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Surprise jump in trade deficit worries economists

U.S. trade deficit took a surprising jump of nearly 5% from April to May, to the highest level since November 2008. Analysts scale back growth forecasts. Some see a threat to the economic recovery.

July 14, 2010|By Don Lee, Los Angeles Times

Reporting from Washington — In a sign that Americans are persisting in the risky habit of buying more than they sell in the global economy, the U.S. trade deficit jumped unexpectedly in May to the highest level since November 2008.

That prompted some analysts to cut back their forecasts of how much the economy would grow in the second quarter and to warn that the underlying imbalance posed a threat to the nation's long-term prosperity and economic strength.

"Definitely the weakness in trade through May suggests less momentum in the economy," said Shawn DuBravac, chief economist for the Consumer Electronics Assn.

After Tuesday's report, Macroeconomic Advisers, a major forecasting firm based in St. Louis, slashed its estimate of gross domestic product growth in the second quarter by 0.8 of a percentage point to a weak 2.4% annual rate. GDP, a measure of total economic output, grew by 2.7% in the first quarter.

Some economists were even more pessimistic.

"Now, a rising trade deficit and continued weakness among regional banks threaten to derail the recovery," wrote Peter Morici, a University of Maryland professor and former chief economist at the U.S. International Trade Commission.

Longer term, analysts worry that the U.S. seems to be returning to a pattern of buying more than it can afford with financing from overseas while export-powered economies such as China continue to rack up surpluses. Many economists blamed at least part of the 2008-09 recession on such global economic imbalances.

The Commerce Department said Tuesday that the trade gap rose to $42.3 billion in May, up nearly 5% from April's $40.3 billion. Economists had expected the May deficit to decline to about $39 billion because oil prices were lower and retail sales fell that month.

But American purchases of foreign-made computers, cars and consumer goods increased considerably in May. The deficit with China, which had eased during the recession and the early part of the recovery, is rising again and was a major factor in the higher trade gap in May.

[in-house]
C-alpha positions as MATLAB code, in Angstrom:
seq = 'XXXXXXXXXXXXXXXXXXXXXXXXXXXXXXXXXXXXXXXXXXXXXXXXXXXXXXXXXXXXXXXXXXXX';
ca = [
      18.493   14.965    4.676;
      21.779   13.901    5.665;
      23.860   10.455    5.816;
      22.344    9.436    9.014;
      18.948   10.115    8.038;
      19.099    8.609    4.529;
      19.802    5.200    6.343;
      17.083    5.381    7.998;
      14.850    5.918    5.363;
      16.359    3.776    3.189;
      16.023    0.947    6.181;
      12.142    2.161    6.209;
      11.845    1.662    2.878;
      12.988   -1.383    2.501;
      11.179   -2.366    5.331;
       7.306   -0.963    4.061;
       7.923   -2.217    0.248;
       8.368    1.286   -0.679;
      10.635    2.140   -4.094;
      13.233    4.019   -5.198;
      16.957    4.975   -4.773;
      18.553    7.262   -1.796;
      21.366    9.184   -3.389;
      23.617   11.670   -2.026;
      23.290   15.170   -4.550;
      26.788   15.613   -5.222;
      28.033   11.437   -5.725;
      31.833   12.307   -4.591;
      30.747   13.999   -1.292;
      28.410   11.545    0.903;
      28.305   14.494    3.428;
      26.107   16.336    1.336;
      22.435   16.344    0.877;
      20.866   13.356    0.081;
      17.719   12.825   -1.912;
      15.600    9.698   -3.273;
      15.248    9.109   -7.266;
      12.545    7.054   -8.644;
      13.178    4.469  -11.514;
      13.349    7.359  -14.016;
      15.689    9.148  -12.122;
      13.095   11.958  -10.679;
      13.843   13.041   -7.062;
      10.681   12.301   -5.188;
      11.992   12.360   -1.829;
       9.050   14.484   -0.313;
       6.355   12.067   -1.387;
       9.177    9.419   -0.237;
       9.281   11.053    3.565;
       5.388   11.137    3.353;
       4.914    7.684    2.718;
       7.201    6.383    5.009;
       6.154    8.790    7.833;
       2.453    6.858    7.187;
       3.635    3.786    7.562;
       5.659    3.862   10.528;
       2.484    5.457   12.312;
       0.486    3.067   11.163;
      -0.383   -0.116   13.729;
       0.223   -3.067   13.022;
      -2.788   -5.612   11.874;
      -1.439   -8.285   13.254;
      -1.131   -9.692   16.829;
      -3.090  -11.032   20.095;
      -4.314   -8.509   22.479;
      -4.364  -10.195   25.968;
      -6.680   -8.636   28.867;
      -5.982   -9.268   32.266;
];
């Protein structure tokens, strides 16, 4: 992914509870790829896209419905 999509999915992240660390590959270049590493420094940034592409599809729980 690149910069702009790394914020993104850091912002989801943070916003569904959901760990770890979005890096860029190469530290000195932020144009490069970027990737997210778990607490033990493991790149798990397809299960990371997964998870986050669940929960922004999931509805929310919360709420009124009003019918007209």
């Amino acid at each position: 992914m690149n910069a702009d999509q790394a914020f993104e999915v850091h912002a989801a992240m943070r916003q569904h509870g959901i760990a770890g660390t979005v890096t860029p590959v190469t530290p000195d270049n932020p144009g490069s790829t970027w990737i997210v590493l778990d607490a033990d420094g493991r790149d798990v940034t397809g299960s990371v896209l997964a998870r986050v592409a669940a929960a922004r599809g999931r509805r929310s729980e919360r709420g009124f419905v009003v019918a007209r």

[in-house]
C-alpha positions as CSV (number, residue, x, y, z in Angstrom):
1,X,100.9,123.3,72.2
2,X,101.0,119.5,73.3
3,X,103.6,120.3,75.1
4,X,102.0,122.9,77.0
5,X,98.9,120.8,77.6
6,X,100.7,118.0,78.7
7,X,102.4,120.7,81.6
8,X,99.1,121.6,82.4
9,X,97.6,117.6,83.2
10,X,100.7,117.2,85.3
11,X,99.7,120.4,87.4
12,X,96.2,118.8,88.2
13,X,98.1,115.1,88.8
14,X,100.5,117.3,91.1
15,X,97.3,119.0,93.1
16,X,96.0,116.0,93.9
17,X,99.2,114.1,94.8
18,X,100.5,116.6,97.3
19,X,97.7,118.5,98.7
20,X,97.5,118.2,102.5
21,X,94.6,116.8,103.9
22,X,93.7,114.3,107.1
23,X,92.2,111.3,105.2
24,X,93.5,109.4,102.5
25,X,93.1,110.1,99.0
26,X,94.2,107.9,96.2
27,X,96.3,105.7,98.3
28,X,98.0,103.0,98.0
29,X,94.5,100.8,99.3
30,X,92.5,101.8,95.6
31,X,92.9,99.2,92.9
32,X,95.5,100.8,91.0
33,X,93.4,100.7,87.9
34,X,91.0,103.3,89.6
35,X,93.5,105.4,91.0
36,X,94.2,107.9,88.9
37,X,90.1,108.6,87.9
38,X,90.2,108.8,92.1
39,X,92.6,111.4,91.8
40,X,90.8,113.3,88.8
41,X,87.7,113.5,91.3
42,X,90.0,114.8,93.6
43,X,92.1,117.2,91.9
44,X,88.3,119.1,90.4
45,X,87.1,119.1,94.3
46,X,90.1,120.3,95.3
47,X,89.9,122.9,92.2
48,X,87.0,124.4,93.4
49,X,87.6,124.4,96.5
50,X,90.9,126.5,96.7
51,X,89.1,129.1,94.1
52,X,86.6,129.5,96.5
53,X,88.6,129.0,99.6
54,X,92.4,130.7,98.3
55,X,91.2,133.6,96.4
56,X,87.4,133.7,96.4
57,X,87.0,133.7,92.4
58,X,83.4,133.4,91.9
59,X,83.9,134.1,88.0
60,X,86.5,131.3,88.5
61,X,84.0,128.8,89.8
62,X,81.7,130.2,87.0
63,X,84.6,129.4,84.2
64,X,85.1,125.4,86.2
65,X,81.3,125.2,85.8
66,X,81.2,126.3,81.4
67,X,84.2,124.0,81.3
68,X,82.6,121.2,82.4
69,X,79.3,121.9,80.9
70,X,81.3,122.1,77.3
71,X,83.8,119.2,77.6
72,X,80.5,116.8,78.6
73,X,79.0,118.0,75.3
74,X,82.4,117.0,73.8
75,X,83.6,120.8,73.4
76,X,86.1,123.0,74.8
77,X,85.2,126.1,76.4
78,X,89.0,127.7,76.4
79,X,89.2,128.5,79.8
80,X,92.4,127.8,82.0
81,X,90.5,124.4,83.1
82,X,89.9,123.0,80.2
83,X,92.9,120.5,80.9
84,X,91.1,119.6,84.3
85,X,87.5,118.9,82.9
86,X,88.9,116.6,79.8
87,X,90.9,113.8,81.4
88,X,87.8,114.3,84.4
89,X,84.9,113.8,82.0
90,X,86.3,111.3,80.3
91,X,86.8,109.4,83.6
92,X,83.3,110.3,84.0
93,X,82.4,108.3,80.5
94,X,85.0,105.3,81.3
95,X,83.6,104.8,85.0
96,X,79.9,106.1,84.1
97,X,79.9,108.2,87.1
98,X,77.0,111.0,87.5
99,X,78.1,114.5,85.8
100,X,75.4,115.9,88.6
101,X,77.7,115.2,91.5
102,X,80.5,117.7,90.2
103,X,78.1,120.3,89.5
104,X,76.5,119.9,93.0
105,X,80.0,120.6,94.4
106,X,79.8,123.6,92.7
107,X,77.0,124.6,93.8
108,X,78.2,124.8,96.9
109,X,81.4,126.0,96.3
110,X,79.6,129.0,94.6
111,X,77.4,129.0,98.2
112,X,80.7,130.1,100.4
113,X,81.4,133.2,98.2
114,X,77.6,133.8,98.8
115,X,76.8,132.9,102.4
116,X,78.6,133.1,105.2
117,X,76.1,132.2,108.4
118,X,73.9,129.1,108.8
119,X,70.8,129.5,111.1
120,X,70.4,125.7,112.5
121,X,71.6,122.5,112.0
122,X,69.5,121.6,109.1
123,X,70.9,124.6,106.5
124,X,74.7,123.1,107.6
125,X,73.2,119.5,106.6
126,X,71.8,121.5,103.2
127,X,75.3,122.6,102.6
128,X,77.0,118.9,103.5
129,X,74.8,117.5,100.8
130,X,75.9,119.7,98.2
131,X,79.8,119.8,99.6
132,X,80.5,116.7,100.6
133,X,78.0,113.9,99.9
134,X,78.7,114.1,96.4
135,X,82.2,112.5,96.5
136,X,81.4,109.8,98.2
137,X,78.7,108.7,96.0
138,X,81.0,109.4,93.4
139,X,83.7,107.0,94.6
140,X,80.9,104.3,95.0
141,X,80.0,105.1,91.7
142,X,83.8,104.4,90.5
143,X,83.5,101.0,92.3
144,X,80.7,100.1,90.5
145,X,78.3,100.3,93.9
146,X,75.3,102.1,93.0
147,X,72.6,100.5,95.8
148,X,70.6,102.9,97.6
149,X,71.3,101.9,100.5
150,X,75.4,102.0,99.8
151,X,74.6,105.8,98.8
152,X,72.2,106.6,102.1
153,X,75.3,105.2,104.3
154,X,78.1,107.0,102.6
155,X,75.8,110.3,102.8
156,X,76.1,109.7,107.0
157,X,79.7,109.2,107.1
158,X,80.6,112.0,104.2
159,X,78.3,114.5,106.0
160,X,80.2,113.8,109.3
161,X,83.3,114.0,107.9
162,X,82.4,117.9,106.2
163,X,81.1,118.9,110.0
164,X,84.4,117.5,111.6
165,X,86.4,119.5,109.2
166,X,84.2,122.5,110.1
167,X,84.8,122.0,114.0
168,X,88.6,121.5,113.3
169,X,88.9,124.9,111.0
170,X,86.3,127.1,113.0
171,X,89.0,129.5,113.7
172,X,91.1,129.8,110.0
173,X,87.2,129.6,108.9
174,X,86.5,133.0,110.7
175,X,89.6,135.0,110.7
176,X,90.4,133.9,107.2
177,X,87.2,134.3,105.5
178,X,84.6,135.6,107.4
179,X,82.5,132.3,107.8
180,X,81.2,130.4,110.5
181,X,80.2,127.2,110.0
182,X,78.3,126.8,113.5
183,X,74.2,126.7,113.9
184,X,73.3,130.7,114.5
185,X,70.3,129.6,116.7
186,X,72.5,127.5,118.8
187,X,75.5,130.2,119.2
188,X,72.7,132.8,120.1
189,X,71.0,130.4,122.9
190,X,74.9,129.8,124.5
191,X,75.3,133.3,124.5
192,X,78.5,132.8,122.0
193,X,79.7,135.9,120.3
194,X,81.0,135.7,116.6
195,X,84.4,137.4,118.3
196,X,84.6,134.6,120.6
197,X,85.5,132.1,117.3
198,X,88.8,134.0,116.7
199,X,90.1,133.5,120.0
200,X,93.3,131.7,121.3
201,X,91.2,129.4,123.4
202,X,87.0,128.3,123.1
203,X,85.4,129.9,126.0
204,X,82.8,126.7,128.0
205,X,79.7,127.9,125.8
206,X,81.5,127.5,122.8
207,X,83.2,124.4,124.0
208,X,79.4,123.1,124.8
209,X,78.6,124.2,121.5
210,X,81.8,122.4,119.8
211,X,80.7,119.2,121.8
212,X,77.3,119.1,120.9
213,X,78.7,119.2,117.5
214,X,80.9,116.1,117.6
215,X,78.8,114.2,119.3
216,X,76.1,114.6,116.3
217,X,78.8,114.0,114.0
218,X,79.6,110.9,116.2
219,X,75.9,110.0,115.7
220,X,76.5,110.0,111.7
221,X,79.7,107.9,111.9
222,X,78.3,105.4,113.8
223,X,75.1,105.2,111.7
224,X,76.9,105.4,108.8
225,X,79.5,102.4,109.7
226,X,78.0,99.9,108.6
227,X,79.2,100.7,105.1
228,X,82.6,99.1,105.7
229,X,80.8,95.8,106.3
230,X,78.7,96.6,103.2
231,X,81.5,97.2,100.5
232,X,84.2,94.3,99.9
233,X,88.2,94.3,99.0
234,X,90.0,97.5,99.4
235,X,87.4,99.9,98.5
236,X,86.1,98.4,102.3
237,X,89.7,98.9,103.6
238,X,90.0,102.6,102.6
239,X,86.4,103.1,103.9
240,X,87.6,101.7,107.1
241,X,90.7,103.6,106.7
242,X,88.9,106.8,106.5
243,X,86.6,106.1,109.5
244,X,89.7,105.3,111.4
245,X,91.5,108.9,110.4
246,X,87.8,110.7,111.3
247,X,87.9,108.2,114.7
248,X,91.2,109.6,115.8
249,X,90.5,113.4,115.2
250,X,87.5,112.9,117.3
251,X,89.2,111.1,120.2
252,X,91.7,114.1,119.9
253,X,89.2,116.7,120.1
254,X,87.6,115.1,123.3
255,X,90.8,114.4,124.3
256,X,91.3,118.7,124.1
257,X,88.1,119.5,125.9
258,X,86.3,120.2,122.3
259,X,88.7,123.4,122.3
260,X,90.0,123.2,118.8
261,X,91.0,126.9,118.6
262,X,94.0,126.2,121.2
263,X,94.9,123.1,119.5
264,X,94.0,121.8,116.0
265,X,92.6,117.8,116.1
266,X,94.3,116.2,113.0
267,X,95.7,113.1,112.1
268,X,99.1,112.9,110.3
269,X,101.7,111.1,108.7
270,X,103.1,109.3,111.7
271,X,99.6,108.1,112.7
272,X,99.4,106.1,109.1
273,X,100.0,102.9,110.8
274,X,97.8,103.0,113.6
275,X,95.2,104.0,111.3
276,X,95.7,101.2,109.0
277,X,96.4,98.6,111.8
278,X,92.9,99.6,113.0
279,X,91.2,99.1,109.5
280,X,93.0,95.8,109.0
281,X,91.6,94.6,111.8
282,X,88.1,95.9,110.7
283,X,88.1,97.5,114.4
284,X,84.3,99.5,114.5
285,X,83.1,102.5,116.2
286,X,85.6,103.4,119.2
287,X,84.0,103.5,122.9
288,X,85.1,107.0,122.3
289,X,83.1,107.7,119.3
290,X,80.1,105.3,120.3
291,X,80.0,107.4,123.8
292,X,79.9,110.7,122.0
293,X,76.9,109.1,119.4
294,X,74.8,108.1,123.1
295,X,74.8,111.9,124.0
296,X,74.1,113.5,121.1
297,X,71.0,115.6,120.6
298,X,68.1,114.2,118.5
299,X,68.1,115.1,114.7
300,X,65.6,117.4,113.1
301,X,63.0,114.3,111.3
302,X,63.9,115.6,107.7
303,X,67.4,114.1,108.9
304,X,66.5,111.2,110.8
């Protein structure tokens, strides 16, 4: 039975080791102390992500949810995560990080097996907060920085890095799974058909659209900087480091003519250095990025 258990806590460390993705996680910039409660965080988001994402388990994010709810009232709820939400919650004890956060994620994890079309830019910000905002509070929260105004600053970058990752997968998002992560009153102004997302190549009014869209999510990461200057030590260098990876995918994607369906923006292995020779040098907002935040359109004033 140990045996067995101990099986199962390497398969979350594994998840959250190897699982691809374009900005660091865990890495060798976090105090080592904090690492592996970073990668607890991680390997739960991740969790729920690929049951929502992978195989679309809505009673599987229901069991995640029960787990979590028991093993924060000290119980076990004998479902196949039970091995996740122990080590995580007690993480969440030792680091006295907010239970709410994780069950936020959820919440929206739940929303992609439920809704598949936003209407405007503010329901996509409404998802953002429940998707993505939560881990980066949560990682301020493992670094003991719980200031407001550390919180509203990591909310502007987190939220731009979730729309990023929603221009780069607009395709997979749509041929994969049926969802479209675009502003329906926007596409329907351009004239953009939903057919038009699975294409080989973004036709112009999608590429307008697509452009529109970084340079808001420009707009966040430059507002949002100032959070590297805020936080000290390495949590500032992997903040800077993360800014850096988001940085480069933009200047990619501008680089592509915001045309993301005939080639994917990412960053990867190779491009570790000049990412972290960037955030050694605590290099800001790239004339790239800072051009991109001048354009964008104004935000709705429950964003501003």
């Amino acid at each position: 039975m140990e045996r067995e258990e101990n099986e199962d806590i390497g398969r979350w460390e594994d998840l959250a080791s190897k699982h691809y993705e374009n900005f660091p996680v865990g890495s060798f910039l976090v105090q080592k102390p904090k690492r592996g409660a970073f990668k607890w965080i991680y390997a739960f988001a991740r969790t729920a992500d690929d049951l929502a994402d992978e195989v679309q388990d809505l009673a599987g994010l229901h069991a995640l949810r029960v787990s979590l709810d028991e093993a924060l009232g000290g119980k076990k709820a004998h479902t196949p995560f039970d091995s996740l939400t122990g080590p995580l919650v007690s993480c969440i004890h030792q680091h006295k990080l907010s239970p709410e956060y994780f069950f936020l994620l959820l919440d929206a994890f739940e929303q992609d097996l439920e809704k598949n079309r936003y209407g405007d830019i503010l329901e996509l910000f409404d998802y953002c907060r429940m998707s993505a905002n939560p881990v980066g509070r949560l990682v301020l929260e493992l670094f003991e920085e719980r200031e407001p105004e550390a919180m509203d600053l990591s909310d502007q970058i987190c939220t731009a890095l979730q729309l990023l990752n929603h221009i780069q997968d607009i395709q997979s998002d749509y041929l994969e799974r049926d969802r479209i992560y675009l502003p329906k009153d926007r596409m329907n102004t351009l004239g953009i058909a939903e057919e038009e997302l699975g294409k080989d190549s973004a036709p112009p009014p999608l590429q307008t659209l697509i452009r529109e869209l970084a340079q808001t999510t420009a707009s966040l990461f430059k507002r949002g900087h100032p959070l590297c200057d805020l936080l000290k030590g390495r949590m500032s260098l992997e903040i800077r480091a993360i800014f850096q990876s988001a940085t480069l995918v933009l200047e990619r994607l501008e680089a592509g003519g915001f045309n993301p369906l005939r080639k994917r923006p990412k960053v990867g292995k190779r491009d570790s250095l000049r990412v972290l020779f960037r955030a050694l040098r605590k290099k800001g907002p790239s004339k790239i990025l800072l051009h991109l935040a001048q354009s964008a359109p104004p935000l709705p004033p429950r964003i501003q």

For the first five months of the year, the trade deficit totaled $197.8 billion — a 38% increase from the January-to-May period of 2009. In manufactured goods, China accounted for more than 70% of the shortfall.

U.S. manufacturers have long complained that China deliberately undervalues its currency, the yuan, giving its exporters a low-cost advantage over foreign competitors. Beijing said last month it would allow a more flexible exchange rate. But the yuan has yet to strengthen significantly.

"The best answer is for China to move faster on its currency [appreciation] and … make their market easier for the U.S. to sell into," said Frank Vargo, vice president for international economic affairs at the National Assn. of Manufacturers.

Analysts were surprised at the strength of imports in May, given that U.S. consumers remain skittish about spending and that many manufacturers have largely finished rebuilding their inventory of goods after slashing them during the recession.

Diane Swonk, chief economist at Mesirow Financial in Chicago, said she thought some of the import growth resulted from stockpiling — that is, retailers and producers buying more foreign goods than they need now out of concern about a potential trade war with China. Some U.S. lawmakers have long threatened to take tougher action against China to curb the large trade deficit with the Asian nation.

Other industry and trade-group analysts said they had not heard of any such major hedging activity on the part of businesses. "The one area where I see there might be some stockpiling is in toys, because toys are bought months in advance — and there is some concern," said Howard Davidowitz, chairman of Davidowitz & Associates Inc., a retail consulting and investment banking firm in New York.

Some economists viewed the rise in U.S. imports as a positive sign, mostly of strengthening domestic demand. And some of the gains in such imported goods as computers are likely to reflect increased investment by U.S. businesses as well as robust consumer demand for products like the Apple iPad, which is made in China.

Even so, most of the economic indicators of late, including jobs, housing and retail sales, suggest that U.S. economic growth is losing some momentum. And although greater imports can lead to some job creation, particularly in areas such as transportation and distribution, a rising trade deficit subtracts from overall economic and job growth.

As part of an effort to rebuild the U.S. economy on more solid footing, President Obama has set a goal of doubling exports in five years. And for the first five months of this year, American exports were up 17.7% from the same period of 2009, helping fuel a rebound in the manufacturing sector.

At that rate, Obama would have no trouble meeting his goal. But given the weak economies in Europe and Japan and the U.S. market share in Asia slipping in recent years, analysts say it will be hard to maintain that vigorous pace in export growth.

What's more, it won't be easy to change the pattern in which U.S. imports are expanding at an even faster pace than exports. Through May of this year, U.S. imports were up 21.4% from a year earlier, to $937.4 billion, far in excess of $739.5 billion in exports.

don.lee@latimes.com

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